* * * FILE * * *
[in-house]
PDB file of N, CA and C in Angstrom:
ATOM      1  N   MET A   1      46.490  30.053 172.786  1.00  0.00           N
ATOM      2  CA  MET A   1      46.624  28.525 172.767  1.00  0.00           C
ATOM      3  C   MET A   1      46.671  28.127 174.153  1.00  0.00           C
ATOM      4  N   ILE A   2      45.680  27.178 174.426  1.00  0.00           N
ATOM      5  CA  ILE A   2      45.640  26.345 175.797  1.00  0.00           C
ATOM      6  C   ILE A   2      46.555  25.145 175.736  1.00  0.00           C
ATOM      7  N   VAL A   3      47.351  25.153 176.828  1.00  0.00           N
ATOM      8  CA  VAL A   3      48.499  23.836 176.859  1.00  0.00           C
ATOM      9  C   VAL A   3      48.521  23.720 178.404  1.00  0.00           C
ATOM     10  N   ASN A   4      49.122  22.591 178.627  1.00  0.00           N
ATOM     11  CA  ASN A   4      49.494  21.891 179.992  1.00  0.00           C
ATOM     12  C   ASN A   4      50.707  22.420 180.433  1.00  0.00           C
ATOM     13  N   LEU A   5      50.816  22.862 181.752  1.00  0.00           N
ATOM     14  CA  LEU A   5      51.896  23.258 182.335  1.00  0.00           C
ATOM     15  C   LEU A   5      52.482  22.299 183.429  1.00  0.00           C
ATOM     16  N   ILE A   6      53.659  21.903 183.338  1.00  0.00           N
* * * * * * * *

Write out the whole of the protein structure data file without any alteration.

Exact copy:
[in-house]
PDB file of N, CA and C in Angstrom:
ATOM      1  N   MET A   1      46.490  30.053 172.786  1.00  0.00           N
ATOM      2  CA  MET A   1      46.624  28.525 172.767  1.00  0.00           C
ATOM      3  C   MET A   1      46.671  28.127 174.153  1.00  0.00           C
ATOM      4  N   ILE A   2      45.680  27.178 174.426  1.00  0.00           N
ATOM      5  CA  ILE A   2      45.640  26.345 175.797  1.00  0.00           C
ATOM      6  C   ILE A   2      46.555  25.145 175.736  1.00  0.00           C
ATOM      7  N   VAL A   3      47.351  25.153 176.828  1.00  0.00           N
ATOM      8  CA  VAL A   3      48.499  23.836 176.859  1.00  0.00           C
ATOM      9  C   VAL A   3      48.521  23.720 178.404  1.00  0.00           C
ATOM     10  N   ASN A   4      49.122  22.591 178.627  1.00  0.00           N
ATOM     11  CA  ASN A   4      49.494  21.891 179.992  1.00  0.00           C
ATOM     12  C   ASN A   4      50.707  22.420 180.433  1.00  0.00           C
ATOM     13  N   LEU A   5      50.816  22.862 181.752  1.00  0.00           N
ATOM     14  CA  LEU A   5      51.896  23.258 182.335  1.00  0.00           C
ATOM     15  C   LEU A   5      52.482  22.299 183.429  1.00  0.00           C
ATOM     16  N   ILE A   6      53.659  21.903 183.338  1.00  0.00           N